Cannabis Concentrate Trends

In an effort to thwart teenage use and over-consumption in general a new trend has hit the world of cannabis. That being, a rise in regulations targeting marijuana concentrates and compliance. Recently, Colorado’s governor made headlines for being one of the first states to sign legislation that limits the purchase amounts of concentrates. So, is this the beginning of new restrictions to come across the US? Furthermore, how will it affect cannabis business owners when it comes to compliance? Here, we’ll explore the subject in-depth with everything you need to know about the latest on regulating different types of cannabis concentrates from state to state.  

Considering Cannabis Concentrate Limits

Different types of cannabis concentrates are being highly scrutinized as legalization grows across the US. Due to the fact that concentrated forms of cannabis extracts can contain up to 90%+ THC in some cases. Usually, this potency is highly beneficial for medical consumers and frequent recreational users. But, for those who don’t consume on a regular basis the heightened potency can be too much. Of course, whenever there’s a perceived ‘threat’ to public safety, lawmakers tend to get involved with heightened regulations. 

Consequently, as more states propose legislation to limit quantities or restrict levels of THC – the more cannabis companies are put in jeopardy of majorly changing operations, and SOP’s in general. Which means many cannabis business owners like retail storefront owners, processors, and cultivators, should keep a close eye on where the movement for cannabis concentrate limits is heading for the future. 

For cannabis today, here’s a real-time look at the current states who have current concentrate bans. Or, are considering legislation for medical or recreational use  –


Arizona – 

  • In 2020, legislation in regards to medical cannabis provisions set out to limit THC concentrations to no more than 2%. Ultimately, the provision limiting THC was removed by amendment, and did not pass.

Colorado – 

  • In 2016, Colorado lawmakers reviewed a proposal to limit THC concentration in cannabis products to 16% THC. The proposal did not receive sufficient signatures to move forward. 
  • In 2021, an amendment to current legislation proposed limiting THC concentration in cannabis products to 15% THC. Plus, the requirement of a warning label for any product with more than 10% THC. In the end, the amendment was voted down 5 to 6.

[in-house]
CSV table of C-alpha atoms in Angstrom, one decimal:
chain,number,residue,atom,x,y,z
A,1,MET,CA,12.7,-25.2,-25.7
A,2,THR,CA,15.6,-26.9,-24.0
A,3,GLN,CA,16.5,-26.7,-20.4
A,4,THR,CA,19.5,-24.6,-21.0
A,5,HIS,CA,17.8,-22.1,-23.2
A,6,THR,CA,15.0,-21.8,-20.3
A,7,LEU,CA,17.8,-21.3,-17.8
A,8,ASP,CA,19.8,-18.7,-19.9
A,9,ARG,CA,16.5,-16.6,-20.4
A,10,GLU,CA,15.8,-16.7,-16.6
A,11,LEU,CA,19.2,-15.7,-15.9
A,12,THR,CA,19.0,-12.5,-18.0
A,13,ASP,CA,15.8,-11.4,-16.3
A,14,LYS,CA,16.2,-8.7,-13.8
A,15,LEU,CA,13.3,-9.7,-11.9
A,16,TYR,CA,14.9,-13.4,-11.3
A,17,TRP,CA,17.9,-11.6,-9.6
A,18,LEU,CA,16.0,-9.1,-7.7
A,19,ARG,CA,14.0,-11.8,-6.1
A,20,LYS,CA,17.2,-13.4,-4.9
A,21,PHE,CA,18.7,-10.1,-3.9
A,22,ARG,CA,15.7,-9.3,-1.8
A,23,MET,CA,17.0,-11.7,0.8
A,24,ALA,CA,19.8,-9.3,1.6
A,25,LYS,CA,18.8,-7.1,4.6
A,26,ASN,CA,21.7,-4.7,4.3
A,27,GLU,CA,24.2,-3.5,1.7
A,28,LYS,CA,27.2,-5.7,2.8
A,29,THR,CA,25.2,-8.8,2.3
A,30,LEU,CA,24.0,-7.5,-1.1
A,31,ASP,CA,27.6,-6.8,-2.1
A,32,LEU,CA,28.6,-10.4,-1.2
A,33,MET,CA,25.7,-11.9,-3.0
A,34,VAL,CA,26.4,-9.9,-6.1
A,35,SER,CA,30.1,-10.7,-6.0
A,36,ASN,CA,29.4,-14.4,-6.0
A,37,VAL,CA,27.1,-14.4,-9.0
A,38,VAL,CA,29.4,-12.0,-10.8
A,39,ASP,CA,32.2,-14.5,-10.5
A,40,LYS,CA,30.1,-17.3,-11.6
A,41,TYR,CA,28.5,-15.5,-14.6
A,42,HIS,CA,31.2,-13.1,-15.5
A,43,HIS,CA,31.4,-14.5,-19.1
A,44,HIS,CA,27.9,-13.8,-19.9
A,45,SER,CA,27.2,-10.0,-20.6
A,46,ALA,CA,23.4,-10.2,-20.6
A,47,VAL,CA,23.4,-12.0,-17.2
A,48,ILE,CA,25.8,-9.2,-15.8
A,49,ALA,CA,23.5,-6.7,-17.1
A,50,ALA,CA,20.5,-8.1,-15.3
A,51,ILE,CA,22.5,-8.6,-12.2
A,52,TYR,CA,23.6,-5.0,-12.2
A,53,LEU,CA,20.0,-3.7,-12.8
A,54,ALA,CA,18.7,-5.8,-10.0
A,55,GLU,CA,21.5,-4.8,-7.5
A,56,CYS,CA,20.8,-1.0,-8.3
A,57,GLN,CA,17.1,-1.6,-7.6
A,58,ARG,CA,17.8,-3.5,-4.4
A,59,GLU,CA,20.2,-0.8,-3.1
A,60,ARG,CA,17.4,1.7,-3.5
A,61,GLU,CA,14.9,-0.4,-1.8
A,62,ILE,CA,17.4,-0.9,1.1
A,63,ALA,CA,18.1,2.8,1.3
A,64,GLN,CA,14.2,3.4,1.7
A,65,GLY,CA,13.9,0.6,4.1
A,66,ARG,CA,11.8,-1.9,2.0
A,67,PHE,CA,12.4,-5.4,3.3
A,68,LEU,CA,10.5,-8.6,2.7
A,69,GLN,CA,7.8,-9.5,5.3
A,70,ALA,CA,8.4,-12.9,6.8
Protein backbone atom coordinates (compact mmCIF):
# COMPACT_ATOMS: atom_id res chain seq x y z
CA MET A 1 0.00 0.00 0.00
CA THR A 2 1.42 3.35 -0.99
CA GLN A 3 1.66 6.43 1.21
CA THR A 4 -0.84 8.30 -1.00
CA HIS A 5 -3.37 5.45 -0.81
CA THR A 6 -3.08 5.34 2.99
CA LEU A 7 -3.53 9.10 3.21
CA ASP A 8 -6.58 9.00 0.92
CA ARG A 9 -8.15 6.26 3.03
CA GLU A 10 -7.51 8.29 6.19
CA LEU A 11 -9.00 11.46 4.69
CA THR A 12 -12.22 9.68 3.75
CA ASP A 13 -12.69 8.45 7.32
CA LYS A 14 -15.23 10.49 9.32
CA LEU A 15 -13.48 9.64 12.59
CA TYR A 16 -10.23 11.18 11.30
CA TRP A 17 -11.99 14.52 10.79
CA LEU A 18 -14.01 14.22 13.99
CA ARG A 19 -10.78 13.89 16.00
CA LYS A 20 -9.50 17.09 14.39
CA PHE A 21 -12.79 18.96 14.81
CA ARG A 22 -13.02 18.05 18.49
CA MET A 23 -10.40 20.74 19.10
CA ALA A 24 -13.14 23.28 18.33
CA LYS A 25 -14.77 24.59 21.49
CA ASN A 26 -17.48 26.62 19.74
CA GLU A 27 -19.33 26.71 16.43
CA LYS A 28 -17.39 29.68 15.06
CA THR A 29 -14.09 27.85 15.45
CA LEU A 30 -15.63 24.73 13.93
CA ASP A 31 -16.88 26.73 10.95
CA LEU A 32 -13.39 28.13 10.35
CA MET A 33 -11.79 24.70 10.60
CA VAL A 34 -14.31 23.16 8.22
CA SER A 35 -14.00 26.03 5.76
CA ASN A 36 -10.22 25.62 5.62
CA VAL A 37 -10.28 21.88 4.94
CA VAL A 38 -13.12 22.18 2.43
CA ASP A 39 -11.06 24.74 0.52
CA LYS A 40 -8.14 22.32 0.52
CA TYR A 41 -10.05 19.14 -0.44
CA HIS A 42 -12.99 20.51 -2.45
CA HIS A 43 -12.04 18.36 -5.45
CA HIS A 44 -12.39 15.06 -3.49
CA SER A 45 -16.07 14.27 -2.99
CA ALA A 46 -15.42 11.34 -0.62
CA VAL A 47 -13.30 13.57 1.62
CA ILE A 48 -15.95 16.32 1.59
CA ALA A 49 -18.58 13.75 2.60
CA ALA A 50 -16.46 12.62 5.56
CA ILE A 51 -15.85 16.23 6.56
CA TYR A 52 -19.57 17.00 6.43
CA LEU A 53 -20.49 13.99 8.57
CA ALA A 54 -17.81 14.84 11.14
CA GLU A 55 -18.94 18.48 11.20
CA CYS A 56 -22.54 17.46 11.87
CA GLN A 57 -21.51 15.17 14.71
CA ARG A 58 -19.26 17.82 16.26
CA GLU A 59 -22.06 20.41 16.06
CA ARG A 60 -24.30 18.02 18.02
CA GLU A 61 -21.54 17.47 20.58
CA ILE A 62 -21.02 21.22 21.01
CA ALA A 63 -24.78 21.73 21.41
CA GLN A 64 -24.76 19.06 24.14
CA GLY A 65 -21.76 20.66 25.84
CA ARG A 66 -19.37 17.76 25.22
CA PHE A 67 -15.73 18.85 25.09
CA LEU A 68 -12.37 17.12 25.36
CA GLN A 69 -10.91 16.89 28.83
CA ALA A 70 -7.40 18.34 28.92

Florida – 

  • Patients and caregivers may only purchase a 70-day supply of other cannabis forms, including concentrates and edibles, at a time. 
  • A legislative committee created an amendment proposal that would limit THC in medical cannabis to 10% THC for those under 21. Eventually, legislators withdrew the amendment.

Iowa – 

  • A new law revised the amount of THC allowed in products from 3% or less, to 4.5 grams total THC over a 90-day period.

New Jersey – 

  • Consumers may only possess 17 grams or less of cannabis concentrates or ‘hashish’ without penalty.

North Dakota – 

  • State law establishes a 6% THC limit for cannabis products sold to qualifying patients who are under age 19.

Ohio – 

Washington – 

  • A 2020 proposal set forth to limit THC concentrations in marijuana concentrates to 10% THC. Nevertheless, the bill failed to advance out of the committee.

Vermont – 

  • Solid concentrate cannabis products can only contain 60% THC for retail sale.

The Future of Cannabis Concentrates Regulations

As federal legalization is on the forefront, talks on THC limits have many industry players and consumers worried for the future. Especially considering US Senator Michael Crapo, the chair of the Senate Banking Committee was considering a 2% THC cap on all cannabis products for businesses to be eligible for financial services under the S.A.F.E Banking Act.  Medical and recreational cannabis advocates see the reform for current and future legislation as a new way of continuing prohibition, even with legalization. “There is clearly an agenda taking place with the same speaking points in multiple states,” says Todd Beckwith the director of corporate affairs at AltMed Florida, a medical marijuana dispensary with 18 storefronts in the state. Above all, there’s no better time for cannabis business owners to become involved in local, state and national cannabis advocacy groups. Therefore supporting lobbying efforts against further limitations, requirements, and additional compliance hoops to jump through.  In conclusion, staying ahead of news on cannabis compliance should be the norm for cannabis business owners. Which can be simplified with the automation of comprehensive software platforms like ProCanna. Equip your business with state-specific support, regulation blocks that translate complex requirements into plain-English and reporting tools that simplify compliance regulations. Learn more, or begin your ProCanna free trial today to begin optimizing operations and staying in-tune with state regulatory changes with ease.